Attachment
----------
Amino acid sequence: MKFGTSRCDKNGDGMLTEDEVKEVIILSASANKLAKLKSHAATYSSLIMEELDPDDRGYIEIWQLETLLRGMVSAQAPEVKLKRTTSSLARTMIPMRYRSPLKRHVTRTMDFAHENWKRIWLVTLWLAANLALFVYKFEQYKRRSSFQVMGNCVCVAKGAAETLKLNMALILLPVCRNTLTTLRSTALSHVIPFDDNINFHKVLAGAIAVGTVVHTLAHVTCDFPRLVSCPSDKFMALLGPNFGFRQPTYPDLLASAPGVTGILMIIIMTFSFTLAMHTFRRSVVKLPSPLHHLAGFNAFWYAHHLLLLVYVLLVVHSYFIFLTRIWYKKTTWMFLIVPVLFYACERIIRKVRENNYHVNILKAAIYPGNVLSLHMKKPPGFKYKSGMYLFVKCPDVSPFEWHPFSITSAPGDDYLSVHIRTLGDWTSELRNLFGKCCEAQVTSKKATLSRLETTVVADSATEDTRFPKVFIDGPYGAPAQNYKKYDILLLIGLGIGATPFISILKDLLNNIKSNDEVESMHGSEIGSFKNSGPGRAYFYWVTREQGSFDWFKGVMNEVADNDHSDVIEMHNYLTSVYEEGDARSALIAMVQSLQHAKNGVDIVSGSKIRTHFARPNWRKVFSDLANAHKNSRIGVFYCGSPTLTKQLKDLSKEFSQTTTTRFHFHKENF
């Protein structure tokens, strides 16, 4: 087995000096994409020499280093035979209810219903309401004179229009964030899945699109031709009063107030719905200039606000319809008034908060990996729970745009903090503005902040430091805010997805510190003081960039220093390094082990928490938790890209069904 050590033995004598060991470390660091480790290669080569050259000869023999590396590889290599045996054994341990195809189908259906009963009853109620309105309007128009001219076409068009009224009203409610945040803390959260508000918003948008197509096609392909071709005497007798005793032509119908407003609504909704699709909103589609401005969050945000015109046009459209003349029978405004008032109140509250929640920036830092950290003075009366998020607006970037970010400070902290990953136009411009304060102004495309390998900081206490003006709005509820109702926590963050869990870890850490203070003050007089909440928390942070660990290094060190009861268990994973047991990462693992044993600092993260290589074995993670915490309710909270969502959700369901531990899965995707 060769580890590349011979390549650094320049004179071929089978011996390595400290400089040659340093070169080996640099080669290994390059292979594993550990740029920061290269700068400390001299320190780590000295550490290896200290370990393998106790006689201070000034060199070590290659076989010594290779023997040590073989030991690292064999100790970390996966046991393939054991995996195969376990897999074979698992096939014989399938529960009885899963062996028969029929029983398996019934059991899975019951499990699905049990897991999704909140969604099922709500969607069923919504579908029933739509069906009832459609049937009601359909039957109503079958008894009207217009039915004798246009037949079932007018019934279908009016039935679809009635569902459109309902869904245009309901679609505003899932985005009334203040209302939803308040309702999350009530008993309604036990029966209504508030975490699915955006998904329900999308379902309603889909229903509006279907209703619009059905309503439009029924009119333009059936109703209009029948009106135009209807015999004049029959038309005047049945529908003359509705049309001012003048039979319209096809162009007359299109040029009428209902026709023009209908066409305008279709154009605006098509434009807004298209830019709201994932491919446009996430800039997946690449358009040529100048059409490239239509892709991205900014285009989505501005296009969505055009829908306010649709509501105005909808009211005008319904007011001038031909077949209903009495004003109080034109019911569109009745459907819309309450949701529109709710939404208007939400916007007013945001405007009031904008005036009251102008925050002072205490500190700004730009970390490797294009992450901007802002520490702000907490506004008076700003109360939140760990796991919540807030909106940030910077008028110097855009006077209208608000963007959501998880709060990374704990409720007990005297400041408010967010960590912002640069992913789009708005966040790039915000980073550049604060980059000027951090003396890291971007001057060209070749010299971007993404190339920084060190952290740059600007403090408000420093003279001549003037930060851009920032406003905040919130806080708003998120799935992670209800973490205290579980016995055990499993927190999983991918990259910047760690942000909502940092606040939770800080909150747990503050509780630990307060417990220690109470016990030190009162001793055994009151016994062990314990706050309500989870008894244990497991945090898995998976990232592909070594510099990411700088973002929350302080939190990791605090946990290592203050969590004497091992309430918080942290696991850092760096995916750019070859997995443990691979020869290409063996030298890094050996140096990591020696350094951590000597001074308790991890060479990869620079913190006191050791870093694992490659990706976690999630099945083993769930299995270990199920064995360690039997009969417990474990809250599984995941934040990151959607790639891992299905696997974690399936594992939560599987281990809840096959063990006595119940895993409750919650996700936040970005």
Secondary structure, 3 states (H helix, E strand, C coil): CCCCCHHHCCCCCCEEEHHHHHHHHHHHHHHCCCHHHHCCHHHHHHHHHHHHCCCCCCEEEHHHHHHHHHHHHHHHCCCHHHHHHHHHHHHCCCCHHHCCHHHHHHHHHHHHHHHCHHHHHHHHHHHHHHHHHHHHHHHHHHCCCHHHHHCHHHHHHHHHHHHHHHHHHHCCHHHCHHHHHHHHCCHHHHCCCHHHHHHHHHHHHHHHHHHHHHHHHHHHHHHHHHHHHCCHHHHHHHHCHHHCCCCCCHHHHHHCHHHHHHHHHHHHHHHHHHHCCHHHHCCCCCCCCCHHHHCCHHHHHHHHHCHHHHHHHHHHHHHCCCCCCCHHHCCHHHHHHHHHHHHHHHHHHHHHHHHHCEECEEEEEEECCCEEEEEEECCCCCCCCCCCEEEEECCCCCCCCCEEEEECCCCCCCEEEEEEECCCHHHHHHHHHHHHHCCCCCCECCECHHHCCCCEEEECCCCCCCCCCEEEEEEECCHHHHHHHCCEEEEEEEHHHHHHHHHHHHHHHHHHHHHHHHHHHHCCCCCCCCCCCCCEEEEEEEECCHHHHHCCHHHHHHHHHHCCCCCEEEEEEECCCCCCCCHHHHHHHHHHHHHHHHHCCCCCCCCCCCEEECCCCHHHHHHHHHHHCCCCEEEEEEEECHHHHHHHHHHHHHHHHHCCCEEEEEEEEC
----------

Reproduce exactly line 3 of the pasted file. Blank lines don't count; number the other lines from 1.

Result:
Secondary structure, 3 states (H helix, E strand, C coil): CCCCCHHHCCCCCCEEEHHHHHHHHHHHHHHCCCHHHHCCHHHHHHHHHHHHCCCCCCEEEHHHHHHHHHHHHHHHCCCHHHHHHHHHHHHCCCCHHHCCHHHHHHHHHHHHHHHCHHHHHHHHHHHHHHHHHHHHHHHHHHCCCHHHHHCHHHHHHHHHHHHHHHHHHHCCHHHCHHHHHHHHCCHHHHCCCHHHHHHHHHHHHHHHHHHHHHHHHHHHHHHHHHHHHCCHHHHHHHHCHHHCCCCCCHHHHHHCHHHHHHHHHHHHHHHHHHHCCHHHHCCCCCCCCCHHHHCCHHHHHHHHHCHHHHHHHHHHHHHCCCCCCCHHHCCHHHHHHHHHHHHHHHHHHHHHHHHHCEECEEEEEEECCCEEEEEEECCCCCCCCCCCEEEEECCCCCCCCCEEEEECCCCCCCEEEEEEECCCHHHHHHHHHHHHHCCCCCCECCECHHHCCCCEEEECCCCCCCCCCEEEEEEECCHHHHHHHCCEEEEEEEHHHHHHHHHHHHHHHHHHHHHHHHHHHHCCCCCCCCCCCCCEEEEEEEECCHHHHHCCHHHHHHHHHHCCCCCEEEEEEECCCCCCCCHHHHHHHHHHHHHHHHHCCCCCCCCCCCEEECCCCHHHHHHHHHHHCCCCEEEEEEEECHHHHHHHHHHHHHHHHHCCCEEEEEEEEC